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How To Be In Demand As an Audio Engineer

With the many changes that have taken place in the recording industry the past few years, becoming “in demand” as an audio engineer is not as cut-and-dried as it used to be. With digital technology revolutionizing the field, indie musicians on tight budgets can now do quality recordings at home on their own computers, for a fraction of what it would cost to record in a professional studio with hundreds of thousands of dollars’ worth of gear. Obviously, this raises the question: how does an audio engineer make a good living today if people are recording more in their own home studios?

It’s important to understand that these changes don’t make the job of an audio engineer irrelevant or obsolete: far from it. In fact, with the stiff competition from many, MANY bands and artists who are putting recordings out on the market (both self-produced and label artists), your skills are needed now more than ever. There’s only so much that a self-produced artist can do in his/her home studio, especially with no training. (The gear and software are great—they just don’t run themselves.) When these artists come to the end of their abilities, they’re still going to need help—and that’s when they come to you!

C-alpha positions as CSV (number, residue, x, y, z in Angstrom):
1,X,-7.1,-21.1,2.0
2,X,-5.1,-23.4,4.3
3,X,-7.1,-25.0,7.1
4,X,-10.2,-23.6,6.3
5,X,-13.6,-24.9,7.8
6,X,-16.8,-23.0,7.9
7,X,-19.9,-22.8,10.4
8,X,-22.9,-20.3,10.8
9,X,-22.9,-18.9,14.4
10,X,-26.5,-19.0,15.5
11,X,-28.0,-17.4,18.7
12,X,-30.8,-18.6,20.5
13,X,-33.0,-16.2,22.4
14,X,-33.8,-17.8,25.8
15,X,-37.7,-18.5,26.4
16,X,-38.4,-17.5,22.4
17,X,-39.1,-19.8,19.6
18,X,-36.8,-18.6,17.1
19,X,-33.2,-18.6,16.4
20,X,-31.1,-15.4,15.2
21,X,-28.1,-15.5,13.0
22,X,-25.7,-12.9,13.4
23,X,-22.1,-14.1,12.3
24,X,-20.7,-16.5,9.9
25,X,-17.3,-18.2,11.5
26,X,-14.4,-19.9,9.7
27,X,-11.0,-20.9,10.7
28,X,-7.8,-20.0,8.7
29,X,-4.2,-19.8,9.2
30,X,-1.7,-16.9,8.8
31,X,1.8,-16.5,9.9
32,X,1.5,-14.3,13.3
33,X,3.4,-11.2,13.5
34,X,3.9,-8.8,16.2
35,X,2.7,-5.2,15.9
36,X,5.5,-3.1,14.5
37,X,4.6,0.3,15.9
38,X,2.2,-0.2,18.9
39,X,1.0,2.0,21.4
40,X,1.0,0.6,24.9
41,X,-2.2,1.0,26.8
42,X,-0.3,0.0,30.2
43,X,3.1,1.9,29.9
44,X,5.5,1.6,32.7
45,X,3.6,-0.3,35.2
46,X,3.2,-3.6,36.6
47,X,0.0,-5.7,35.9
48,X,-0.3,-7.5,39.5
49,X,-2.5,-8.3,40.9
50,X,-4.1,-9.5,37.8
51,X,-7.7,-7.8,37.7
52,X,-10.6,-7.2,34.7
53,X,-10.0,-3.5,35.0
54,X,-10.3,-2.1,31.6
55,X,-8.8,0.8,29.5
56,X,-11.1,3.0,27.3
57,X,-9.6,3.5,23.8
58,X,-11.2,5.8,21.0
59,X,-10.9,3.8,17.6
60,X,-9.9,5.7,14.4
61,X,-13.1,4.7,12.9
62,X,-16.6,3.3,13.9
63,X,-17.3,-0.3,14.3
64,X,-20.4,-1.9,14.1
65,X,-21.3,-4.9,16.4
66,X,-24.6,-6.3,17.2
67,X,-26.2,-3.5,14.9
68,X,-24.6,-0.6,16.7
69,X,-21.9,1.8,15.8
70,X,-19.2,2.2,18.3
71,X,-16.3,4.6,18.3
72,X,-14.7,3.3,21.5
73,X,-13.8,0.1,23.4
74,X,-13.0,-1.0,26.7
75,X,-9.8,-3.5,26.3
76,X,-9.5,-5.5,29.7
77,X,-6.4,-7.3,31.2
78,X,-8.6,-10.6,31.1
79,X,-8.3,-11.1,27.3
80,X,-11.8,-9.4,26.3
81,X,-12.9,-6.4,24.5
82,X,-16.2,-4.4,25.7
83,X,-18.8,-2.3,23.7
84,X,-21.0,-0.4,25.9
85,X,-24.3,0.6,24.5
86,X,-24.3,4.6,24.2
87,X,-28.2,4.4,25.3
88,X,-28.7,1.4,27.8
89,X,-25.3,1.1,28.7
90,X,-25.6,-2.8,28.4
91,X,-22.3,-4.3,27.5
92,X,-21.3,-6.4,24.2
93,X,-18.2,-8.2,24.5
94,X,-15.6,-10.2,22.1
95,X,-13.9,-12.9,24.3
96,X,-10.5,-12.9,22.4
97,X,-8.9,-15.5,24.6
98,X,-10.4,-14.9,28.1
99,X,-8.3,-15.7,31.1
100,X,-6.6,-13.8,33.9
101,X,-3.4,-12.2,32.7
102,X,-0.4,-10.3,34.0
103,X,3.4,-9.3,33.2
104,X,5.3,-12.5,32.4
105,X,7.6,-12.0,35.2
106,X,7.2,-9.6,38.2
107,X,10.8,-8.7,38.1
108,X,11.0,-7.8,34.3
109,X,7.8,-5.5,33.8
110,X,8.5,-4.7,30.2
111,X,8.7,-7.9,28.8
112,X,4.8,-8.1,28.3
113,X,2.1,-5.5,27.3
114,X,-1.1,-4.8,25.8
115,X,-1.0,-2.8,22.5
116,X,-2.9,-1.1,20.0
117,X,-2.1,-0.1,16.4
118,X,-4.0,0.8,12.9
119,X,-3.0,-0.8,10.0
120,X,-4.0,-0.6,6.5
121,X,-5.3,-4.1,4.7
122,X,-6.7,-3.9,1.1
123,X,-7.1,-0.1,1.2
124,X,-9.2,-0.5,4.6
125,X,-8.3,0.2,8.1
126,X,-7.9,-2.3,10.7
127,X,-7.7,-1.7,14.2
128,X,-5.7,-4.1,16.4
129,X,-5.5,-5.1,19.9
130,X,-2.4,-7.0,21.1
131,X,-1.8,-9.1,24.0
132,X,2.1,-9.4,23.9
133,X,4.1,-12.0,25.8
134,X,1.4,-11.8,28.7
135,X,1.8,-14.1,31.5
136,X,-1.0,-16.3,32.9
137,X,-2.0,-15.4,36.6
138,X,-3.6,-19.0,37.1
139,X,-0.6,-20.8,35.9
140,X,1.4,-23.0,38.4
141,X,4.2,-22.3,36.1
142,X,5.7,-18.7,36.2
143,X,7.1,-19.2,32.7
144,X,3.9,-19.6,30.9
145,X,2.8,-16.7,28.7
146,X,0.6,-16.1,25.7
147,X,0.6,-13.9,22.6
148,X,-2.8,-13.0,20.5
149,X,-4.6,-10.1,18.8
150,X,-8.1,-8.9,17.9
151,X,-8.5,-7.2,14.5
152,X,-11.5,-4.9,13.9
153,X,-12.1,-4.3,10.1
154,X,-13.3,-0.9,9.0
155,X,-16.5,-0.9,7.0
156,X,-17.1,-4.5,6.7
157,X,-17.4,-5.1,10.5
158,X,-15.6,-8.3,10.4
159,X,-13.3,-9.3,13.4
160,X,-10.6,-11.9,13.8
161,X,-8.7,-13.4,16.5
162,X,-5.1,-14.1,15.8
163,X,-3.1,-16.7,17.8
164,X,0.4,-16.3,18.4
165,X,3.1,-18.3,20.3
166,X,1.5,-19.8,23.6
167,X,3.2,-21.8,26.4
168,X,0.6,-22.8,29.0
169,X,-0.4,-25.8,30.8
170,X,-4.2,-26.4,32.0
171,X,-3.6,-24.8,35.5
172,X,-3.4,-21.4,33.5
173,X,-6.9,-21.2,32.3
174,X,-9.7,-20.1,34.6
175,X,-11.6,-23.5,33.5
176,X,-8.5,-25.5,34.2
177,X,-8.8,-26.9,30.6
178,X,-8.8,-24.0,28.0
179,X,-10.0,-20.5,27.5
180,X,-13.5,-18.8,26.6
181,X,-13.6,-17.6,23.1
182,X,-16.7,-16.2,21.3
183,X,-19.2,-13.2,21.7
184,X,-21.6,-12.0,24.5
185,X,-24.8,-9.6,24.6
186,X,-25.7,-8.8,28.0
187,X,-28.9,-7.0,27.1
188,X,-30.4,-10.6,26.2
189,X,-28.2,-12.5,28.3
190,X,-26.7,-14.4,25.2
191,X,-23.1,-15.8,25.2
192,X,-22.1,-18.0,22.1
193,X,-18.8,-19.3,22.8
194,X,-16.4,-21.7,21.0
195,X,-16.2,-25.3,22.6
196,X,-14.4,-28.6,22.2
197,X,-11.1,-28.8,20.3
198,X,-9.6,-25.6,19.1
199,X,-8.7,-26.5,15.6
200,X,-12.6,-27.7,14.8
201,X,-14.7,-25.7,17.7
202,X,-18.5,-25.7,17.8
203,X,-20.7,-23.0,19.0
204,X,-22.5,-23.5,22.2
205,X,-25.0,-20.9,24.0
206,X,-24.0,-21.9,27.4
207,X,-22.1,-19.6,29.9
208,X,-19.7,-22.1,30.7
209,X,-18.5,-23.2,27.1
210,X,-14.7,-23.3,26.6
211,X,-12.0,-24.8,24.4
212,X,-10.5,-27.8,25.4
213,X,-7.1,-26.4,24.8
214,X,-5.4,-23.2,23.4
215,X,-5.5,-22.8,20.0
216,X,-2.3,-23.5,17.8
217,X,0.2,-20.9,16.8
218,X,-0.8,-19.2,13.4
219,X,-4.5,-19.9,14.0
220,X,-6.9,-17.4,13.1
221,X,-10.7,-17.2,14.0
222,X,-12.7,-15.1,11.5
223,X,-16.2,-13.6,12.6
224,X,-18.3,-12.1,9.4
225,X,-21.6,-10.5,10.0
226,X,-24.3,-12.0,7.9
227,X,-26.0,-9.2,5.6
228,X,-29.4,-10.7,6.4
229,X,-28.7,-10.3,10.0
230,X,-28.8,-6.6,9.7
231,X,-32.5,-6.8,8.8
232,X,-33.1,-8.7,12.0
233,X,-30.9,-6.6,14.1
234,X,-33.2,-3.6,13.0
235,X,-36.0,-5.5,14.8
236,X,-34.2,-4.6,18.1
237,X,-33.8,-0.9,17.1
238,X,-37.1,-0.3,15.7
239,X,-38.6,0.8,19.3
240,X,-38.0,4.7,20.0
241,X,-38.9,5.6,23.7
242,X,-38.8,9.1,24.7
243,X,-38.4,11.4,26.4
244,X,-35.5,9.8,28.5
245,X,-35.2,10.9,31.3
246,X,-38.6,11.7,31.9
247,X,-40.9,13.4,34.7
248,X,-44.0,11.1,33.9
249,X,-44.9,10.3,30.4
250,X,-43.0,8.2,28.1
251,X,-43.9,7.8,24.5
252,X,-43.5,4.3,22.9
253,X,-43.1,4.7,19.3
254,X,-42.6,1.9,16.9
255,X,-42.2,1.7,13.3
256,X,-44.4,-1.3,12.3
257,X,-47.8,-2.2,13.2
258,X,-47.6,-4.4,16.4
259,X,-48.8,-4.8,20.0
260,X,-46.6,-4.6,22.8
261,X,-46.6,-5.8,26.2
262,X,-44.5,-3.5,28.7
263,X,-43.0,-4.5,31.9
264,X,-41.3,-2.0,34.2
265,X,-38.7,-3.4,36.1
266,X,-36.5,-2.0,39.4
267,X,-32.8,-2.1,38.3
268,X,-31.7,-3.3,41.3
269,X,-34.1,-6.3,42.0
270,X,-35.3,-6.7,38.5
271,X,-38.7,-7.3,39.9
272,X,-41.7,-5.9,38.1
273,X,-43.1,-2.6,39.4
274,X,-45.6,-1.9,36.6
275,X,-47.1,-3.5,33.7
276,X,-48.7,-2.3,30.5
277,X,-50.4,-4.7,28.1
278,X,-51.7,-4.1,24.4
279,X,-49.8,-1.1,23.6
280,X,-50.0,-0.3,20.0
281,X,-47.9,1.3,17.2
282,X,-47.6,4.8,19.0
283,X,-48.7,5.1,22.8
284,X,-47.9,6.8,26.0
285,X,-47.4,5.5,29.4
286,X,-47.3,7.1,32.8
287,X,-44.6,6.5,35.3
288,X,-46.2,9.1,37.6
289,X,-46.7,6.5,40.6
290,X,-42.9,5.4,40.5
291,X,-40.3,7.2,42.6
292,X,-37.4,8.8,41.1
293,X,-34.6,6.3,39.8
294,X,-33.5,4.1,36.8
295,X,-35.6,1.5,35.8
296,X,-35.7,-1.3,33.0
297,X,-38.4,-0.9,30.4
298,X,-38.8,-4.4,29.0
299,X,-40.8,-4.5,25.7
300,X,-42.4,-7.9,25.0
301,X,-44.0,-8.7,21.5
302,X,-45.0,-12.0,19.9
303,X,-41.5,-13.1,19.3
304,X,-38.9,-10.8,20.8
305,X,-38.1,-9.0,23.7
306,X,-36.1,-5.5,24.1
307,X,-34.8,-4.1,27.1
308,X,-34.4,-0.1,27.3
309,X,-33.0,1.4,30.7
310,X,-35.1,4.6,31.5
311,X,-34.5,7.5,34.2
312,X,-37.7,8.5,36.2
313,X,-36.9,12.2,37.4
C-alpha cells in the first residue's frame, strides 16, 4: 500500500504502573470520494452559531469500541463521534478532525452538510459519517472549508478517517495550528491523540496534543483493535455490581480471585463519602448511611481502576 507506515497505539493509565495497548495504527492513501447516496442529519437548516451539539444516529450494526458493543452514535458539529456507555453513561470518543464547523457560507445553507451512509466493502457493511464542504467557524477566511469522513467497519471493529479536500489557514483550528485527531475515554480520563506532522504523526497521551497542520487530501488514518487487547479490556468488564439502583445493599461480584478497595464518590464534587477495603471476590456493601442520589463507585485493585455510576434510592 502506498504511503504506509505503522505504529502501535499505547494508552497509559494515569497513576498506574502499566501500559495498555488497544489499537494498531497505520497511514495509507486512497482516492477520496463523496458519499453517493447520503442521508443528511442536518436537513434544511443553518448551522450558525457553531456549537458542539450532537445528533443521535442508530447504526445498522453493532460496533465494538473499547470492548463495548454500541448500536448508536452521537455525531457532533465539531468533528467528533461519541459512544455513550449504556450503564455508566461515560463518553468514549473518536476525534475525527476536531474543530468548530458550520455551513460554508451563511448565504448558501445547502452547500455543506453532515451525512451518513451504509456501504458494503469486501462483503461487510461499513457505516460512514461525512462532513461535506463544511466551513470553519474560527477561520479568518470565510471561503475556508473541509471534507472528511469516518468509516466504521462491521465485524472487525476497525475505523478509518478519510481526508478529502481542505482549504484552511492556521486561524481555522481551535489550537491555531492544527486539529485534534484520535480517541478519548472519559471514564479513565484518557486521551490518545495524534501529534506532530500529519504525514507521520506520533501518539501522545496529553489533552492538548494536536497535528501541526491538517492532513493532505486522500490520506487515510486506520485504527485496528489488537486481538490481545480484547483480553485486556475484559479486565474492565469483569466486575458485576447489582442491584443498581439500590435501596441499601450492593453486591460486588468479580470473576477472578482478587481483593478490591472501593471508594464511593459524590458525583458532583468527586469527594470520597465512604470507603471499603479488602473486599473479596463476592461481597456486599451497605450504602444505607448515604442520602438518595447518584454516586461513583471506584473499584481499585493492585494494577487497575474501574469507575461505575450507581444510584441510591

The point is, your talents as an audio engineer are still in demand in this changing industry; you just have to approach the job differently than engineers did a few years or decades ago. Here are some ways to make yourself indispensable as an audio engineer in today’s market.


The idea here is to create a niche for yourself—specialize in a form of audio engineering that few people do.  For example, you can become a mastering engineer, or specialize in voice-over or post-production audio for film and TV. You might think creating a specialty service would reduce your number of clients, but if not many people do what you do, the people who need it will HAVE to come to you—and supply and demand says you can charge more for a specialty!


These days, many artists do a lot of pre-production and tracking in their home studios, then bring their work into a project or professional studio for fine-tuning or acoustic environments they can’t get at home. Instead of taking on only full-blown recording projects that use your studio for the entire process, be willing to take on more of the “tweak” projects from some of these artists. If you charge by the hour, you’ll basically make the same amount of money from more clients who need less from you as you would with fewer clients who need the full treatment.


Time for some straight talk: if word gets around that you’re the best audio engineer in town, people will call you first.  It’s that simple. Practice your skills until you master them. The better you are, the more gigs you’ll get. Even with the changes that have taken place in the recording business over the past few years, the best audio engineers will always be in high demand.